‘Flawless’ Bershad is an exiled noble, banished for a heinous act: the massacre of Almiran rebels and their families. He is forced to become a dragon slayer and to wander the realm, facing these terrible and beautiful creatures in single combat until eventually one of them wins and he dies.
Unfortunately, Bershad has proved far too successful at his work and during his years of exile, has racked up more than sixty kills. He is summoned back by the King and offered his old life back in exchange for the completion of an impossible mission. Failure means death and refusal means death, so it’s an opportunity he cannot turn down.
Blood of An Exile is the first book in Brian Naslund’s Dragons of Terra trilogy. The genre of gritty epic fantasy is a crowded one, with many writers vying for the reader’s attention. Naslund appears to be aware of this as Blood of An Exile starts fast, with a dramatic duel between Bershad and a dragon, before shifting to a second narrative and recounting the journey of a mysterious traveller, Garret, as he arrives in the kingdom of Almira.
Naslund’s story is filled with the tropes of the genre, with a mixture of assassins, thieves, battles, heroes, dragons and different forms of magic. There is an ecological theme to the writing as well, which is gradually revealed as being part of the plot. As with all things, there are certain simplifications made by Naslund and his characters as he outlines the way in which the people of his fantasy world need to make difficult decisions and occasionally oppose innovation and industry to preserve their environment. The real-world parallel is quite clear, although it is also somewhat ironic, given the way in which the same themes were explored when J. R. R. Tolkien described the idyllic countryside of The Shire and set a template for writing traditional fantasy throughout the twentieth and twenty-first centuries. Naslund’s take is not preachy, but his view, outlined through the proxy of his characters, is fairly clear and this is likely to be a theme that is developed further in the rest of the trilogy.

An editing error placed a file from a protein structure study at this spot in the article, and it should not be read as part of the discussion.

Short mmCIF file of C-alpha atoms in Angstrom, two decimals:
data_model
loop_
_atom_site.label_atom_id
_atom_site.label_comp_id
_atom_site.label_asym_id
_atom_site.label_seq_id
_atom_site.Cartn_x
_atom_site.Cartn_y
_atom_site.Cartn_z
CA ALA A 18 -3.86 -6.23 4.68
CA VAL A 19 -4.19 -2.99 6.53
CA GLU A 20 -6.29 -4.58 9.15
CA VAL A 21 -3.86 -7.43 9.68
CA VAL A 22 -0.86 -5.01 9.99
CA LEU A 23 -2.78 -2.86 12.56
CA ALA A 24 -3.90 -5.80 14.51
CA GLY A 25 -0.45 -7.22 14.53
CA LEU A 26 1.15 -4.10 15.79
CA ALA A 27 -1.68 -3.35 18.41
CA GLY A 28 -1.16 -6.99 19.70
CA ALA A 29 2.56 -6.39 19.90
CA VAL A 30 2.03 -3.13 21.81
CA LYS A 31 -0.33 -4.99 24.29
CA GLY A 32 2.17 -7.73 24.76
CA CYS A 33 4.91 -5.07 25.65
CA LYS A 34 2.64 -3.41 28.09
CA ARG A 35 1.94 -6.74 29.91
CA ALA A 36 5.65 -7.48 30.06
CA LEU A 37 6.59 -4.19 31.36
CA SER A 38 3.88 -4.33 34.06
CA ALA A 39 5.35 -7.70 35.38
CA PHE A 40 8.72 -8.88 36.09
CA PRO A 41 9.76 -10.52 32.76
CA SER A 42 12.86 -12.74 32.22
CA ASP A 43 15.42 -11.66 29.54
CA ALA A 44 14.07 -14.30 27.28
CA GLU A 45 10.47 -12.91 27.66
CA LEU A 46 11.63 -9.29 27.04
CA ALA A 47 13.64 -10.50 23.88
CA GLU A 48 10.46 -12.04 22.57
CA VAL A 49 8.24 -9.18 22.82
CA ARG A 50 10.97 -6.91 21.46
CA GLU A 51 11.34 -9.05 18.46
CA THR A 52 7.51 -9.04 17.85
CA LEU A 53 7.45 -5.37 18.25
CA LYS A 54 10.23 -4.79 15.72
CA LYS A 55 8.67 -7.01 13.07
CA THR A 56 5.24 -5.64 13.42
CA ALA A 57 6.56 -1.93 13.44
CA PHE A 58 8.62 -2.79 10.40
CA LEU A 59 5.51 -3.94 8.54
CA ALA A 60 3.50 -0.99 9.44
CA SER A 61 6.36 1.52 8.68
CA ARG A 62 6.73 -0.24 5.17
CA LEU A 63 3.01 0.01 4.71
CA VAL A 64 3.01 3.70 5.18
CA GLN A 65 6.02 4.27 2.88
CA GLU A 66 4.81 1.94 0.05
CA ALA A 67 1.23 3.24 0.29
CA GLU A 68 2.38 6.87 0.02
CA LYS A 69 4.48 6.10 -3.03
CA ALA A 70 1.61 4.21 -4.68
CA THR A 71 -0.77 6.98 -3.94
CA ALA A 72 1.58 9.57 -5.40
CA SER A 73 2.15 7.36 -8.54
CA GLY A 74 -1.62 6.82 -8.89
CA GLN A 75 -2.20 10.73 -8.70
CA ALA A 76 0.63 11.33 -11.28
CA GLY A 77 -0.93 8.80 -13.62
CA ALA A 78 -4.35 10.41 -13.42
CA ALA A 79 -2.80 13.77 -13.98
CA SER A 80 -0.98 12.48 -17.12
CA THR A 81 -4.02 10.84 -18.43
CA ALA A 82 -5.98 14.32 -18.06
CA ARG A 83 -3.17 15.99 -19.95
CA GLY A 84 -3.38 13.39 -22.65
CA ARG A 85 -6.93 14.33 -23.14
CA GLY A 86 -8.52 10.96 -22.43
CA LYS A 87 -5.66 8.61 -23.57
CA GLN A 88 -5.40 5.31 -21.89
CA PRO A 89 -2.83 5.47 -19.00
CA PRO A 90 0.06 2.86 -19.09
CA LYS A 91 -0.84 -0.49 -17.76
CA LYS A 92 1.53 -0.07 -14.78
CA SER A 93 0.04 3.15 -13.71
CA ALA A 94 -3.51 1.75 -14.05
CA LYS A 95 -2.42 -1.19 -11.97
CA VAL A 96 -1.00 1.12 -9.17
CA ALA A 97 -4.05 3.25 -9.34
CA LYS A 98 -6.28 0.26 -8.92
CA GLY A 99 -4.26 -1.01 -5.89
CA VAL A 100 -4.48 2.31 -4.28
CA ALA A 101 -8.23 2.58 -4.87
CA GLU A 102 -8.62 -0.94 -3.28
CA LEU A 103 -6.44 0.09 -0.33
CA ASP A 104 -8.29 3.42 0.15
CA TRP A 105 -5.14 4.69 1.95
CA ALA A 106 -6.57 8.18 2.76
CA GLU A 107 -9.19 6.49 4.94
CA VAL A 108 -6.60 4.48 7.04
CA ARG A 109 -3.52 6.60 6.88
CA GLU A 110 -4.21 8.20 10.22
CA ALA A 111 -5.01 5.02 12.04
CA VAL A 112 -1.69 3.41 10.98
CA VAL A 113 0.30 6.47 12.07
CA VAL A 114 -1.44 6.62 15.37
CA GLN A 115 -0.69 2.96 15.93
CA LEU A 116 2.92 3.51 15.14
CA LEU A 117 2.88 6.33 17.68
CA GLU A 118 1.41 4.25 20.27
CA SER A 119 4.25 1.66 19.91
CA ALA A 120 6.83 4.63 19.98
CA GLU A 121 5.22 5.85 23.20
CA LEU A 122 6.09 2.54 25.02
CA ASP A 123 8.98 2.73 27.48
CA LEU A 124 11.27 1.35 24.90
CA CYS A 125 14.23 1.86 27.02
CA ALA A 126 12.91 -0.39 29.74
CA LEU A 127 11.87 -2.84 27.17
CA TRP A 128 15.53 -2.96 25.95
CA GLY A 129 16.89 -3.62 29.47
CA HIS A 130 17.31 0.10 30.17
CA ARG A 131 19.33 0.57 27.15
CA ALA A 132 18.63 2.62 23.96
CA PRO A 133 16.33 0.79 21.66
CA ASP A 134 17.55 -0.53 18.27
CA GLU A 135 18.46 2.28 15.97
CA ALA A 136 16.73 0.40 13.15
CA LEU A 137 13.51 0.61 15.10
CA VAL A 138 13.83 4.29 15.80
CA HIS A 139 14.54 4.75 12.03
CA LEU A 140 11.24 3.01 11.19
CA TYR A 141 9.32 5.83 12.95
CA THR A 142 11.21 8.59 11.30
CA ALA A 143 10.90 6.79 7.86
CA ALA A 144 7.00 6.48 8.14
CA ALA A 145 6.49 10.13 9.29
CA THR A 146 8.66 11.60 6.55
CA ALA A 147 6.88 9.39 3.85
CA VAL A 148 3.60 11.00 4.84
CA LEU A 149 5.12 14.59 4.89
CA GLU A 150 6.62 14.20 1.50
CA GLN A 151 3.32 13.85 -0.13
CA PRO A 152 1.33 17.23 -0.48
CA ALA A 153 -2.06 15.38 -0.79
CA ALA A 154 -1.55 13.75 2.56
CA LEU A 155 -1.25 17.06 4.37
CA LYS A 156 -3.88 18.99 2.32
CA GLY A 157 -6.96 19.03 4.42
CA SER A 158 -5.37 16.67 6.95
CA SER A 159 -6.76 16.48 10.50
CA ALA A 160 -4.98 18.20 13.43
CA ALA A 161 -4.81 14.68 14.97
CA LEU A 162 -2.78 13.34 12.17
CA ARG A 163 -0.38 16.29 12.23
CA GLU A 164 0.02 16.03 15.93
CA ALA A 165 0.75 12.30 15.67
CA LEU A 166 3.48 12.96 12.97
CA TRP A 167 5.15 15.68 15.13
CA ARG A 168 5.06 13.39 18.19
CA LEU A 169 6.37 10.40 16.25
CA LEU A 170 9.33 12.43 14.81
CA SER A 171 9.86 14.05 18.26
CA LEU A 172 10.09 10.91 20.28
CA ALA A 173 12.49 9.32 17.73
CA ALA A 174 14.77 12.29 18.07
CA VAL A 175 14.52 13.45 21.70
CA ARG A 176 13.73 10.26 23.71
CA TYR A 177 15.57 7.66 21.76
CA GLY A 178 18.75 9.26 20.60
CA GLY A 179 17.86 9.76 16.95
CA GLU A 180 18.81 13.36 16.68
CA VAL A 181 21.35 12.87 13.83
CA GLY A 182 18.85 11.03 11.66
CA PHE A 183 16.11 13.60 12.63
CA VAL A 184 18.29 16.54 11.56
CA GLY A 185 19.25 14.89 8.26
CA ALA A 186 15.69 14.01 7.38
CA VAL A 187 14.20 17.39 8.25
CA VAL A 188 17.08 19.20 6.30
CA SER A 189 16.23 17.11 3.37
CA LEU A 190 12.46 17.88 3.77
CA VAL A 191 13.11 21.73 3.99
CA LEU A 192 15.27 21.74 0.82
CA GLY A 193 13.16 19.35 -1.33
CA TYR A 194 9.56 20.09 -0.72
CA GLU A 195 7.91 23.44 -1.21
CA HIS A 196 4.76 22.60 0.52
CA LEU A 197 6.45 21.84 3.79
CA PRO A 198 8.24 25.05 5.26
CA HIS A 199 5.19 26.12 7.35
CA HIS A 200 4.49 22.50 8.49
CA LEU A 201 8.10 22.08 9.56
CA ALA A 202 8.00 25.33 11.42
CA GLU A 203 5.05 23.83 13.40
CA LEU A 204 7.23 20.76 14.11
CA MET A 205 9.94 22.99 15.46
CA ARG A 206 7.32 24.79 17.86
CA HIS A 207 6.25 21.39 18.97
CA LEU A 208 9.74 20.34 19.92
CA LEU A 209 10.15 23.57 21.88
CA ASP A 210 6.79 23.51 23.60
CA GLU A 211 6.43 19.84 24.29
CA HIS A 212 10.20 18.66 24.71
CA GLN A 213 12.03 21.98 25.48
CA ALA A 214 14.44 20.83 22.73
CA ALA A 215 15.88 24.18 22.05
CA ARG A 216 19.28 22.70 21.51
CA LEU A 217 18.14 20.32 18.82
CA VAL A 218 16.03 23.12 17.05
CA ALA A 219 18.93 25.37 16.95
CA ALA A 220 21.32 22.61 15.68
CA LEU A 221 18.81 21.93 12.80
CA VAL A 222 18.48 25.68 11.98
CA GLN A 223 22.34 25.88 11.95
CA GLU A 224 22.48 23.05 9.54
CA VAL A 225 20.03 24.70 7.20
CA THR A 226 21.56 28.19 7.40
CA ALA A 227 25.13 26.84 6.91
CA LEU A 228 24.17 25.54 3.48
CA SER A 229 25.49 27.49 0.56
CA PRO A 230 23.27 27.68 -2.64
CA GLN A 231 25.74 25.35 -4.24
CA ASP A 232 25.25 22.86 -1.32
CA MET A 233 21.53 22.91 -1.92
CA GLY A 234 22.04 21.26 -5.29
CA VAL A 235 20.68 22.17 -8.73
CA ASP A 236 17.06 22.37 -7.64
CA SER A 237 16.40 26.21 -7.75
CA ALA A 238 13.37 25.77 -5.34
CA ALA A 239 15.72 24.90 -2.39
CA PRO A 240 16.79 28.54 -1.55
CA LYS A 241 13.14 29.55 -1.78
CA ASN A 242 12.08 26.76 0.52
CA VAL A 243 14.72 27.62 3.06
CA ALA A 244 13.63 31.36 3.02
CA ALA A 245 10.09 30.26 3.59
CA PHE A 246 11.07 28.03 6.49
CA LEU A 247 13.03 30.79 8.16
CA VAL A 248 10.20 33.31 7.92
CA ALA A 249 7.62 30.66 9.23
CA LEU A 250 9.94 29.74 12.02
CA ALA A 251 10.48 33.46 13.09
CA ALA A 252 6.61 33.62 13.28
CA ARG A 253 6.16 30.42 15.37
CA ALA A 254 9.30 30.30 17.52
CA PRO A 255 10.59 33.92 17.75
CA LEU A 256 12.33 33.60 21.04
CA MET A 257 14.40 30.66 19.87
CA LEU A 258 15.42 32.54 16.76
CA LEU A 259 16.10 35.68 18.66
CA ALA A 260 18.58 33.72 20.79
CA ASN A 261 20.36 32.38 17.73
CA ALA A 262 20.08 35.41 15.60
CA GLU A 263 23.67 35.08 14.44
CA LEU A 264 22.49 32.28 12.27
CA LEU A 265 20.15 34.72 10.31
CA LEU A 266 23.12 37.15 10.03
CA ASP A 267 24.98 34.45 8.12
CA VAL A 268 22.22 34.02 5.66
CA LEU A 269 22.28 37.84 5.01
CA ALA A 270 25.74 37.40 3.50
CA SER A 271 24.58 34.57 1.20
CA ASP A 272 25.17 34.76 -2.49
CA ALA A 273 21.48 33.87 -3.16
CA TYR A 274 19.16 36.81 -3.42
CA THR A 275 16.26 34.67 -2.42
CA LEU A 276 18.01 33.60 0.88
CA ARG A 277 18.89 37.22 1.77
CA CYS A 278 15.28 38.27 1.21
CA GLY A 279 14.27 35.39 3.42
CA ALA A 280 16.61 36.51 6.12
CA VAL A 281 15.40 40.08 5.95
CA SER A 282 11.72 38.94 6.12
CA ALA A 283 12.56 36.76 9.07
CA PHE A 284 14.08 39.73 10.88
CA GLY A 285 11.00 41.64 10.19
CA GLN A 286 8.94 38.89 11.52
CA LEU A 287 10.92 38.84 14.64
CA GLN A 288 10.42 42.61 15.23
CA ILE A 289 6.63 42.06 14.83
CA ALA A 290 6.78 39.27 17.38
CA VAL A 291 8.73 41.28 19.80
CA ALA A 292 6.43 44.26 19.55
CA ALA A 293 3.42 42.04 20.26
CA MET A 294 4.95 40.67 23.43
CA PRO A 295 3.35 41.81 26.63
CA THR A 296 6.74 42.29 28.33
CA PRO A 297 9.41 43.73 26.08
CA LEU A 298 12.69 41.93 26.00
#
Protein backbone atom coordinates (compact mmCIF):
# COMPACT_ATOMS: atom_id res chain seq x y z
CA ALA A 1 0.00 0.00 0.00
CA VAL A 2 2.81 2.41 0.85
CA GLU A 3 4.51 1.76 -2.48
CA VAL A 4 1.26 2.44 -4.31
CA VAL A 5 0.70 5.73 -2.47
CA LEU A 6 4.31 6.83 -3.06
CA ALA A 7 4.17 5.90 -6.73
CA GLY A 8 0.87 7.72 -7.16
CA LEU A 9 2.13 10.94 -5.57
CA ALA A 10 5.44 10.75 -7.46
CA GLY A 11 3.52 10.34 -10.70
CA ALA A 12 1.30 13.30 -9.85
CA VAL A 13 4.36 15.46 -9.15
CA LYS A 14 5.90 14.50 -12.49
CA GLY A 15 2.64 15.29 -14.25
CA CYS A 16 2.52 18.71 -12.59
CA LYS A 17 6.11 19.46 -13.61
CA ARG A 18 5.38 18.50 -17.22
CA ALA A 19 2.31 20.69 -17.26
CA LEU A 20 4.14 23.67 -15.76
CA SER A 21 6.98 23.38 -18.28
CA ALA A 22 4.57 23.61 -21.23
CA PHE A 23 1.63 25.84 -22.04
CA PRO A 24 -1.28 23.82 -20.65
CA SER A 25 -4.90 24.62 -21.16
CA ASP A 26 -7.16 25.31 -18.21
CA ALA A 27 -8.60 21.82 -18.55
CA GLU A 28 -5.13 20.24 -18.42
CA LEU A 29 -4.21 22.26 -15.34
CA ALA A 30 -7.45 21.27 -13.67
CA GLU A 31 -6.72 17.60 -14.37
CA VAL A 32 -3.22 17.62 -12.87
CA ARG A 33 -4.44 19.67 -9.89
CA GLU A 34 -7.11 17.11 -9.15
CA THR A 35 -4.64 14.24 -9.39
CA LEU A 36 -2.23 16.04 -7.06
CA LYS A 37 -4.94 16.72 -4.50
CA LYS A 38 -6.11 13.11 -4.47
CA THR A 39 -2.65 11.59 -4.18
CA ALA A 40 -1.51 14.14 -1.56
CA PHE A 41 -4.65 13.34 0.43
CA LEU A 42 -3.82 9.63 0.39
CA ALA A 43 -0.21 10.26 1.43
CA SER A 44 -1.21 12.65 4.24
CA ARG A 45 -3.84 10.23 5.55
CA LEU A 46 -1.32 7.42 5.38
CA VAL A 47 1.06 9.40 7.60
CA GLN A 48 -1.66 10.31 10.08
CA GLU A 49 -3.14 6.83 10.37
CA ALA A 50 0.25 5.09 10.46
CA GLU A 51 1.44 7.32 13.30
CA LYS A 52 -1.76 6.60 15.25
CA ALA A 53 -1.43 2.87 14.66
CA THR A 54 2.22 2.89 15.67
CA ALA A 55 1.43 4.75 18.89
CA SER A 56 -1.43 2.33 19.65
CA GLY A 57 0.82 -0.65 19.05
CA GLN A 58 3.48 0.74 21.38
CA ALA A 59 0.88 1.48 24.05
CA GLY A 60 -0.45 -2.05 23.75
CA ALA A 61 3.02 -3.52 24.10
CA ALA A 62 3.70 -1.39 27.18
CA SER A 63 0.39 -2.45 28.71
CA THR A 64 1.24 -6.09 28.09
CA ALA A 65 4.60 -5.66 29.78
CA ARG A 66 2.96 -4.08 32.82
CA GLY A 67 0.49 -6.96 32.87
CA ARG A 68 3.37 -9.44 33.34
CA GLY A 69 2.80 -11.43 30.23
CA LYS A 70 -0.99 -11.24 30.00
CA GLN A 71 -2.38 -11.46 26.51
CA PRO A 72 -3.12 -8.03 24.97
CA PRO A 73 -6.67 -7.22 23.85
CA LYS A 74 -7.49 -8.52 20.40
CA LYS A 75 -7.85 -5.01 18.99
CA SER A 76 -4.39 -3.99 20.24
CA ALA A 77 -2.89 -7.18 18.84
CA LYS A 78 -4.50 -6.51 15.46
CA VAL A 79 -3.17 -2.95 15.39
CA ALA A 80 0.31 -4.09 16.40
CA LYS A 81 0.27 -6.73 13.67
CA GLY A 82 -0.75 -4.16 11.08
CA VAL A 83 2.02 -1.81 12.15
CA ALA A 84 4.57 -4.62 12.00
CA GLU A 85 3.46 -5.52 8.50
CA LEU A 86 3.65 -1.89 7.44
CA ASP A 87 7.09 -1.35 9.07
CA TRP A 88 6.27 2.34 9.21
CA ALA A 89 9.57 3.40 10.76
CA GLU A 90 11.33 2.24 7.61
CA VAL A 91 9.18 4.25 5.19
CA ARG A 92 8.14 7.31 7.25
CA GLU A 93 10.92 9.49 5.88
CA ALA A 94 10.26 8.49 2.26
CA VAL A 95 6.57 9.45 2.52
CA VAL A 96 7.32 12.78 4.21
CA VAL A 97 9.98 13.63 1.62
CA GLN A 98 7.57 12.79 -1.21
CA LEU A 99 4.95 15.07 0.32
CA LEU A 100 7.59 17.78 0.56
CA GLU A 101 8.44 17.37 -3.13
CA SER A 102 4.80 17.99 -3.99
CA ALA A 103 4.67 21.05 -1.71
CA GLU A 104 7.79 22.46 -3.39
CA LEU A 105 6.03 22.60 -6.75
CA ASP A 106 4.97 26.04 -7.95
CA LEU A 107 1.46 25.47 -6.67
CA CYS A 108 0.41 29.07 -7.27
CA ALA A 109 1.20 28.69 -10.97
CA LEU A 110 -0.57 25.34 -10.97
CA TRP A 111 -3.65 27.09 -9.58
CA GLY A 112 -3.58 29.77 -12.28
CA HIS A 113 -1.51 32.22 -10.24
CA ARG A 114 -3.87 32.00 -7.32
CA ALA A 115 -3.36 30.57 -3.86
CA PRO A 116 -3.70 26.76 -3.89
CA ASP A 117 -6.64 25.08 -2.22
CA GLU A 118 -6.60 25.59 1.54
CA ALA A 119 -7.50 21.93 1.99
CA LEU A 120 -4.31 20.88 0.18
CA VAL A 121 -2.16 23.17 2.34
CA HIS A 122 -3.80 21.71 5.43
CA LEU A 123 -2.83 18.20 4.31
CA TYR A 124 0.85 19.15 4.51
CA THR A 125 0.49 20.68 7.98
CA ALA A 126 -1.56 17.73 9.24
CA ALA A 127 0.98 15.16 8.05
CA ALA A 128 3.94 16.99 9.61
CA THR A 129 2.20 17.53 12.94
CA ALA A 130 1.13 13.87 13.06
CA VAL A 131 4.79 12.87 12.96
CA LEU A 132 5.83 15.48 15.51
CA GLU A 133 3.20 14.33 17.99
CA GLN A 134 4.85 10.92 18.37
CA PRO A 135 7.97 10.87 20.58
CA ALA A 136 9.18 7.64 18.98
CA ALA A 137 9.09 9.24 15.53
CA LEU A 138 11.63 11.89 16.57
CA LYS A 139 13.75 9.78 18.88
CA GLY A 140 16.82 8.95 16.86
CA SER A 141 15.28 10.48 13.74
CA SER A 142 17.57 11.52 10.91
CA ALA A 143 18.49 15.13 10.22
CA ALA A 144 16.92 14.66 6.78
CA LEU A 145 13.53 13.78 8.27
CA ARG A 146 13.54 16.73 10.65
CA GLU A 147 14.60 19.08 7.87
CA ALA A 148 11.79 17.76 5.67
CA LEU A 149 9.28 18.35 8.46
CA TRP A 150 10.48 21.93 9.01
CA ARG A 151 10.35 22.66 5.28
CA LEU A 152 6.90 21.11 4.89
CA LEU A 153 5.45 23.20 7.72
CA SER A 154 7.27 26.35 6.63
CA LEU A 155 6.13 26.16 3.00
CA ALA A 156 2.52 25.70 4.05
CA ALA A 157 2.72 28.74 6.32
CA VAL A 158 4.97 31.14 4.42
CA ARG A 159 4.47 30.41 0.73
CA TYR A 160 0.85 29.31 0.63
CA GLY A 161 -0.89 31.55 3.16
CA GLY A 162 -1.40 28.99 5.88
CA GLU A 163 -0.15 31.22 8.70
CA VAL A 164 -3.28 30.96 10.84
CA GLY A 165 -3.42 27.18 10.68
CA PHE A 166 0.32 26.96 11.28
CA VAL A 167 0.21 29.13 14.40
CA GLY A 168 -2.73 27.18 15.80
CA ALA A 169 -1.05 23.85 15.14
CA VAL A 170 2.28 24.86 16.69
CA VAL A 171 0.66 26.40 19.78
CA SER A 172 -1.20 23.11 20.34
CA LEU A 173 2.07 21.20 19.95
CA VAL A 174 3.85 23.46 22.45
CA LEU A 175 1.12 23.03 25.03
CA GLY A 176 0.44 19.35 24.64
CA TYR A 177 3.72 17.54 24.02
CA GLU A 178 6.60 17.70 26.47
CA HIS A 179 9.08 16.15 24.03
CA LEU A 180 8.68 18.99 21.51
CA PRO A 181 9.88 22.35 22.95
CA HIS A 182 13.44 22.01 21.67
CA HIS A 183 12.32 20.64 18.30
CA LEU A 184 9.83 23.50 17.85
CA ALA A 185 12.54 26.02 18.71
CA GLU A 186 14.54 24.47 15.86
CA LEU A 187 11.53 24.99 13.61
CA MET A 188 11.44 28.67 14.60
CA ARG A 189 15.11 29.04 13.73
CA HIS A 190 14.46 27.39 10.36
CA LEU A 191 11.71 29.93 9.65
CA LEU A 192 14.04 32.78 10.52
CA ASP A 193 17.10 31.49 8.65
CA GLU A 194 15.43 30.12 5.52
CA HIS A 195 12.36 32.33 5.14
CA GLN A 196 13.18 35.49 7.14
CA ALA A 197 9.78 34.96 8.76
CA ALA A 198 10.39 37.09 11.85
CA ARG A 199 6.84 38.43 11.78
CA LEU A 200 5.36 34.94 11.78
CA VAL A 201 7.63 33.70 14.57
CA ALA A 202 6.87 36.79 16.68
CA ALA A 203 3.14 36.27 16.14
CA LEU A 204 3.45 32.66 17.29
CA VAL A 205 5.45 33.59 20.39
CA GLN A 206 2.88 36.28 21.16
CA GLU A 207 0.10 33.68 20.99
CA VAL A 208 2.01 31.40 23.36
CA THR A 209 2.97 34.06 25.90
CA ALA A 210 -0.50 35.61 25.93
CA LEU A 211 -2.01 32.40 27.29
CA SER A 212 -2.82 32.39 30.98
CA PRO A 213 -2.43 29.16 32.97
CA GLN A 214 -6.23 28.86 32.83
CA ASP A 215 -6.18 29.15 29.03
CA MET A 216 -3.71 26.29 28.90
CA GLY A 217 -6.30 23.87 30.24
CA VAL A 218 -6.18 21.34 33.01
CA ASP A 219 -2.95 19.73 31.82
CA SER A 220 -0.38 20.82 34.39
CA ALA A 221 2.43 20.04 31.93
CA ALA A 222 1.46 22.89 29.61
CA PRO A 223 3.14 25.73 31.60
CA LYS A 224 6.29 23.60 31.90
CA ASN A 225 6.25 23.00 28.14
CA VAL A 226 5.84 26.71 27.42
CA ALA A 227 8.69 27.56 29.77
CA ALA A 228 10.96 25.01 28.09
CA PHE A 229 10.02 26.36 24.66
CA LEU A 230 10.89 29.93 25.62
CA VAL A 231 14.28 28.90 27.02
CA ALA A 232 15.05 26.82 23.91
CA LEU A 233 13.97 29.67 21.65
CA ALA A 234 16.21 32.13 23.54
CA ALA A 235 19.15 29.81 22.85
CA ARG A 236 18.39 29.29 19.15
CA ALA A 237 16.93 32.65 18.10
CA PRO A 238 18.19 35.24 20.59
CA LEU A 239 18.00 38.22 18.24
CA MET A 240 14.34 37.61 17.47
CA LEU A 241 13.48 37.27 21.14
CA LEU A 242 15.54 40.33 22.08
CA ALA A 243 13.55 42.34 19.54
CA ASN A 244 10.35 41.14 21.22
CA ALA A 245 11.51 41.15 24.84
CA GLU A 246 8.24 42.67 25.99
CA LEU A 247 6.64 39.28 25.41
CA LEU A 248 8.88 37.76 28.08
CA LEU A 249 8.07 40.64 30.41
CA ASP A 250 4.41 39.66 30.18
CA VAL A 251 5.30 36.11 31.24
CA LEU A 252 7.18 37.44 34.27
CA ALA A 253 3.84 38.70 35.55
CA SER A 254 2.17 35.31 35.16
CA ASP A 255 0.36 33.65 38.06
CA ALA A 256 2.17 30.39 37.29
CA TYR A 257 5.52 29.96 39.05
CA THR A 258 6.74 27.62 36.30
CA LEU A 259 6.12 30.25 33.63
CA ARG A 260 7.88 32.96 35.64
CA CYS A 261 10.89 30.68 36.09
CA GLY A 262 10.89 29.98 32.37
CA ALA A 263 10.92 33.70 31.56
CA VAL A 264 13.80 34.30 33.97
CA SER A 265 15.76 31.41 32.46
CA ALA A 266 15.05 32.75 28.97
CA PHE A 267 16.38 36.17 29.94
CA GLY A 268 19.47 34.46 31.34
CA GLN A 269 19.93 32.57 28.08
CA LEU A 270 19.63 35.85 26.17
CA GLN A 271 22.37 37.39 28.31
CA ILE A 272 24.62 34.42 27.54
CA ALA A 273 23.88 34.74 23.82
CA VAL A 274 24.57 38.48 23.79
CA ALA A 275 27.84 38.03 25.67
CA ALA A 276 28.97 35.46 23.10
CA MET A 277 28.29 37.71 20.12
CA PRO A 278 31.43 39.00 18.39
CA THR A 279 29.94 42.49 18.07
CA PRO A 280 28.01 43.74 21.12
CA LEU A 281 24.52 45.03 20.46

Blood of An Exile doesn’t stray far from the main themes of the genre and Naslund handles these with solid and competent writing. The tendency towards modern dialogue without embellishment is something he embraces, which can be an issue for some readers. Most of his characters are well thought-out and established carefully, but they do not rise above those in other fantasy epics; although his four principal perspective cast are all interesting in their own way. The name ‘Garret’ used for an assassin does raise immediate comparisons to a popular video game franchise.
Events are drawn together for the story’s resolution. For the most part, this is handled well, although there is one character who manages to travel a very long way very quickly in time to make a decisive contribution to the final battle of the book. The conclusion leaves enough loose ends for us to look forward to the next instalment in the trilogy.
Blood of An Exile is a fast-moving page-turner, full of the elements that genre fans like. Contained within the story we have a quest involving a disparate band of individuals who, over time, become loyal to one another; we have a siege; we have political games, betrayal, assassinations, and more. In many ways, for traditional fantasy readers, this book is like an old friend you have never met.
Blood of An Exile is published by Tor and is available in hardback for £16.99.